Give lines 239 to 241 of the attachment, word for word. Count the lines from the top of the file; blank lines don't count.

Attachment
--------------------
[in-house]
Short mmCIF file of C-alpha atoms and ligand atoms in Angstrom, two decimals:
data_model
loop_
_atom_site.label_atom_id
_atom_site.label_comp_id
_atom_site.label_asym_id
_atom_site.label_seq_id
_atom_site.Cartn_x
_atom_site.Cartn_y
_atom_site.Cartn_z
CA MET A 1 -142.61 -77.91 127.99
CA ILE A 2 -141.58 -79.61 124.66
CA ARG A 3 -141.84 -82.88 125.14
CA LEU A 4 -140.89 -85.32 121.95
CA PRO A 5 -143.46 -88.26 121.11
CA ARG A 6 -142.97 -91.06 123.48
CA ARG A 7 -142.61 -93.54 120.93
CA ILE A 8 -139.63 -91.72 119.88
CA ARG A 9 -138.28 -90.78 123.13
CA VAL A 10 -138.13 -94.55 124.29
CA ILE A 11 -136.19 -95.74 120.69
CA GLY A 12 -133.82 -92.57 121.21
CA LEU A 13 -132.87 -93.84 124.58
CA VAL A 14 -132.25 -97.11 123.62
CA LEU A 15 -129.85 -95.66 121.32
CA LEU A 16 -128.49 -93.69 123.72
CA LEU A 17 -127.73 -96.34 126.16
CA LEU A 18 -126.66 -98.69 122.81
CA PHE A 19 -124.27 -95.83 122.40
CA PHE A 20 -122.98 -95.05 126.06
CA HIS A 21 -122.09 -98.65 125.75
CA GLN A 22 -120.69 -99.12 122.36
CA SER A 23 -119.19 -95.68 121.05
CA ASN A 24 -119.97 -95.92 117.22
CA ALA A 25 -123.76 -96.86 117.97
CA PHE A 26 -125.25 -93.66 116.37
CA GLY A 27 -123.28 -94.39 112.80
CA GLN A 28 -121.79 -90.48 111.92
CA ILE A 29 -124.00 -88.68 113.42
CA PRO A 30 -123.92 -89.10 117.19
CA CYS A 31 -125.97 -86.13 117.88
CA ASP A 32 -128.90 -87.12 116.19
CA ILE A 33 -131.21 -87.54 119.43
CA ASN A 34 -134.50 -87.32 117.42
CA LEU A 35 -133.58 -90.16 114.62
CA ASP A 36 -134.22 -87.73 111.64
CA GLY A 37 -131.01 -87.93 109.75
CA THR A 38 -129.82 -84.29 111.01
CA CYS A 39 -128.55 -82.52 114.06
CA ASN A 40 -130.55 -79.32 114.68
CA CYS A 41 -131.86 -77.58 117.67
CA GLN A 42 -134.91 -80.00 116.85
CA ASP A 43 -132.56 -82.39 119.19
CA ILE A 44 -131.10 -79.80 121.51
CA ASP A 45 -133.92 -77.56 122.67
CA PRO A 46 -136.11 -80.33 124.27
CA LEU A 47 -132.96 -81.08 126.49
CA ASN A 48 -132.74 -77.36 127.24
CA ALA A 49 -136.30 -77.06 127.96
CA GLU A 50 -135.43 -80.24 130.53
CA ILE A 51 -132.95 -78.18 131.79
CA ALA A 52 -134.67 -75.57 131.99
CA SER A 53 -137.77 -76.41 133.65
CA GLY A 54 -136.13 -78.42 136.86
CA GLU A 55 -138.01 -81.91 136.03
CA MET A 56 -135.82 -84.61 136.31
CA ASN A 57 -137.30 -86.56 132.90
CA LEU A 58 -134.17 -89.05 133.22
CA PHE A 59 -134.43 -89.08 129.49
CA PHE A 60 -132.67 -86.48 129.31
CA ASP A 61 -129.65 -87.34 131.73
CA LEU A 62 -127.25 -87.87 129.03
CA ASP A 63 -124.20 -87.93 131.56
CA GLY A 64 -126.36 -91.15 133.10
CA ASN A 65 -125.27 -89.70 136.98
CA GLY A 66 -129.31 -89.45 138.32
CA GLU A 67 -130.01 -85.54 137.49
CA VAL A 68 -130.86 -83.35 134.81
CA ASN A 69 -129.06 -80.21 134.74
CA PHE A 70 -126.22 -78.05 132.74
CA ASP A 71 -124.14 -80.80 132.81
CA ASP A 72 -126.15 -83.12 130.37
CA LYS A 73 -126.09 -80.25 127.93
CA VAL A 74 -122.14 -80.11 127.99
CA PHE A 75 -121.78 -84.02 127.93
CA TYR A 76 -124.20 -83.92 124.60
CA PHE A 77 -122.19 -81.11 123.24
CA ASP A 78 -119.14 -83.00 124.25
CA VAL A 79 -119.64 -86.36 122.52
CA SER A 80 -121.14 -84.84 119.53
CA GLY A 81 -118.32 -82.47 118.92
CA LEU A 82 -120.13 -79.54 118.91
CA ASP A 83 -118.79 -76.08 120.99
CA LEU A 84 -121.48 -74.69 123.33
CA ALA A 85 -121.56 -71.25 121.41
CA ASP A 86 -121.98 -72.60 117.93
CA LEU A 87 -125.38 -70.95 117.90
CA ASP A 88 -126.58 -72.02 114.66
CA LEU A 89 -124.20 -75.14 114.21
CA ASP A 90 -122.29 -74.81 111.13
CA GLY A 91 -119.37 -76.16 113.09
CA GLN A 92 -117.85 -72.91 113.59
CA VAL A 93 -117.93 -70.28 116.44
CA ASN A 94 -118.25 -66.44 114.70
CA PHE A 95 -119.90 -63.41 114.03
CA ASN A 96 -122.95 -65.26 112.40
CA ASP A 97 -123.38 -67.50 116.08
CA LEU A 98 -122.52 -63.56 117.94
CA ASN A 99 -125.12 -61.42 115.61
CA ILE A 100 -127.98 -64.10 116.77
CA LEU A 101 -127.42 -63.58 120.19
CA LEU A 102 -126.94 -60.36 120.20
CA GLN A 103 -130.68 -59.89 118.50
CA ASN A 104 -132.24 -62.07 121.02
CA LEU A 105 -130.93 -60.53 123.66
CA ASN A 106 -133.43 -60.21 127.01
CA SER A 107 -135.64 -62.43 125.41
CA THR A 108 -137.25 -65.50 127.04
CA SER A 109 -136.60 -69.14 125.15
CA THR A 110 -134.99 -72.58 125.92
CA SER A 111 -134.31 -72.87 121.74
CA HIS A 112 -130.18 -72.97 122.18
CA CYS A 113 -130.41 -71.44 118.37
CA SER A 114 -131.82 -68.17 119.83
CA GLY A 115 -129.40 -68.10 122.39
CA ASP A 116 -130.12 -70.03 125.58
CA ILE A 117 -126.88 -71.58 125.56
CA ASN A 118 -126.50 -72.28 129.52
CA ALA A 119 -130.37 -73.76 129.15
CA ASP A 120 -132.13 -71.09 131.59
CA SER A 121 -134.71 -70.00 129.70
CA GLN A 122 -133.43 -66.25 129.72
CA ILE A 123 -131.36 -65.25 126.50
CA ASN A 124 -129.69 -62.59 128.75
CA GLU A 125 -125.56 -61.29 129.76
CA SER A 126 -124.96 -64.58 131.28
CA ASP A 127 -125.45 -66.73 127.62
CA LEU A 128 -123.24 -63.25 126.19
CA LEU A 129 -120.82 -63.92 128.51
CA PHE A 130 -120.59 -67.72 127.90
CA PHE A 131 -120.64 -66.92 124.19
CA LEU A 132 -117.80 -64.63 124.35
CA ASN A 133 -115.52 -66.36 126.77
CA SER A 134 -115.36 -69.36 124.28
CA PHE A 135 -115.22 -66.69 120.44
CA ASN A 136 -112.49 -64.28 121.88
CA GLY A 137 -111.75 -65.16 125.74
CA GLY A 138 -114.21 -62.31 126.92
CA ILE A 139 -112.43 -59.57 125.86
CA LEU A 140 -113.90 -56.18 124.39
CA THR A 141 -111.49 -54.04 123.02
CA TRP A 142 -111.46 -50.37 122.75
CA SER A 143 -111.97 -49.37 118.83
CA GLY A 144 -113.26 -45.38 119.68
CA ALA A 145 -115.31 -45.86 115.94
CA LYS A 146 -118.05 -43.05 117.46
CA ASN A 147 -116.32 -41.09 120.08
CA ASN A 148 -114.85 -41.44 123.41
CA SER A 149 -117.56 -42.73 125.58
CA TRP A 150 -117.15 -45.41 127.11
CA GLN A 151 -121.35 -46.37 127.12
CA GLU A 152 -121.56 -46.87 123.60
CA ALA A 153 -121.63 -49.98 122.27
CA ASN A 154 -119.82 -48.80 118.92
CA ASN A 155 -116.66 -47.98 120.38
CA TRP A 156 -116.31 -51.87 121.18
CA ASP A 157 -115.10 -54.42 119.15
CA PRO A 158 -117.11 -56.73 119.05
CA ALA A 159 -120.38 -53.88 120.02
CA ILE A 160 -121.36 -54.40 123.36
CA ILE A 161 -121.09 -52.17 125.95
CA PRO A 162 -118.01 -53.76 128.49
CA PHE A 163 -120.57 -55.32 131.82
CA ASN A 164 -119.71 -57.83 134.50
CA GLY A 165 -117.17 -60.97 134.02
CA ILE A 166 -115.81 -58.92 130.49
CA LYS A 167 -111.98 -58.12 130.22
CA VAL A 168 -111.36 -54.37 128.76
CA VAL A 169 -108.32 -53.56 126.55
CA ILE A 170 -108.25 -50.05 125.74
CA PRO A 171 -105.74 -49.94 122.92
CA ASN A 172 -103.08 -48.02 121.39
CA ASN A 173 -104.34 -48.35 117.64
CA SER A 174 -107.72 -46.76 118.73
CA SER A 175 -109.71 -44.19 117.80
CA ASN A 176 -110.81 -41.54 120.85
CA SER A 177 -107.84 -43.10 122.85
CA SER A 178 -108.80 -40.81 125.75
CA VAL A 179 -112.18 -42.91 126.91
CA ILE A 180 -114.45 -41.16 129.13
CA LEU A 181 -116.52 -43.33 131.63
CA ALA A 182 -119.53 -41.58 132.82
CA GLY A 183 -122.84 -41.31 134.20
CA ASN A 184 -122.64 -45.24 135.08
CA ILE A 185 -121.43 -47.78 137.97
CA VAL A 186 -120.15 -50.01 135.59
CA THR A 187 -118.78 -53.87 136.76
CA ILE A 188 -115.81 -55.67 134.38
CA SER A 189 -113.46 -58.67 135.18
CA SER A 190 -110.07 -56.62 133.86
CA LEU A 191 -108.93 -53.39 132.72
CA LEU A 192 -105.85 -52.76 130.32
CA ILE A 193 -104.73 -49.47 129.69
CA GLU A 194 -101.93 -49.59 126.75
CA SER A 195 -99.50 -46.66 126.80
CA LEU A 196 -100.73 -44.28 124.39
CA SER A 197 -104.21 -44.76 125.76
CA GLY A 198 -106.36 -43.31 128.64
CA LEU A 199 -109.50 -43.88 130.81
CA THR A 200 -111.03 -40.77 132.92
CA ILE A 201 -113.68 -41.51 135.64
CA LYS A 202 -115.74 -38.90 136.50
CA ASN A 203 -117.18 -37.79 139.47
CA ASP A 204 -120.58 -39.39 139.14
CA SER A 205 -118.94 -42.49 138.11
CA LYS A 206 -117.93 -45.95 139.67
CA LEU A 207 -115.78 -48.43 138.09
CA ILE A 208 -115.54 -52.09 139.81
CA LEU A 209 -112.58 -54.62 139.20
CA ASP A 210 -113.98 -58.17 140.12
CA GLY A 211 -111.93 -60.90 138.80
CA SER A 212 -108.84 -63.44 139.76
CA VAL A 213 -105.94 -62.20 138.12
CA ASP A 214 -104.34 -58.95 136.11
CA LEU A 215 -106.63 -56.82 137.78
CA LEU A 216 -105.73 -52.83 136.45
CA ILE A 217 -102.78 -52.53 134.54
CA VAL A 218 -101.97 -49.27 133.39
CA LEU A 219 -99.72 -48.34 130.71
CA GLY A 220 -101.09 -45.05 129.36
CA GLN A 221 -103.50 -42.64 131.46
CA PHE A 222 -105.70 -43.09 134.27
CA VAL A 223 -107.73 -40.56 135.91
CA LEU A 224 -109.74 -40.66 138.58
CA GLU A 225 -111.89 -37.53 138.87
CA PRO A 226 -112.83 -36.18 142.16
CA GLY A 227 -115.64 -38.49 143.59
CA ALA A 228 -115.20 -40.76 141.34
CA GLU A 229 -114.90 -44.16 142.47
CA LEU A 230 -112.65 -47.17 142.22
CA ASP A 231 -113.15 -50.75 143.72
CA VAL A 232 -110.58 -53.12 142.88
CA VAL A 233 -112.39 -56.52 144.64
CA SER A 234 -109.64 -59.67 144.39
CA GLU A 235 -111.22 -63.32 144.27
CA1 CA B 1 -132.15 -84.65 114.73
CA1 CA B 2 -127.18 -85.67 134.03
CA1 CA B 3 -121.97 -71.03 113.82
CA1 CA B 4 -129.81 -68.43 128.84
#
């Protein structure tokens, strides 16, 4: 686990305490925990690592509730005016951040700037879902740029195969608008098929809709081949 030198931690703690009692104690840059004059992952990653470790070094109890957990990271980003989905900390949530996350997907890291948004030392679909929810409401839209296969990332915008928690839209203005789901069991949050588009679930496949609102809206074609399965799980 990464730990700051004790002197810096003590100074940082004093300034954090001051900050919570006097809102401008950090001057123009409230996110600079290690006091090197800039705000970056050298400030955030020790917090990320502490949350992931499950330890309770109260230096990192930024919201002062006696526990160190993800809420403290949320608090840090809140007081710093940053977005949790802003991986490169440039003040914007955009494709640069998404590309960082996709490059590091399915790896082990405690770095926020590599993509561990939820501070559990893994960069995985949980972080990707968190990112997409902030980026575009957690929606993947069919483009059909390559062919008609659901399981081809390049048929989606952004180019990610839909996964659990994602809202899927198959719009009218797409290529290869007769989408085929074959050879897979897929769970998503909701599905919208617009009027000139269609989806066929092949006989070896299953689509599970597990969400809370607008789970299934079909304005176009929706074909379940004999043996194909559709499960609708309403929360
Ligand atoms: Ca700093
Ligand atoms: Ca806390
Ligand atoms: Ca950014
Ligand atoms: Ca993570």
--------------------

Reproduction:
CA ALA A 228 -115.20 -40.76 141.34
CA GLU A 229 -114.90 -44.16 142.47
CA LEU A 230 -112.65 -47.17 142.22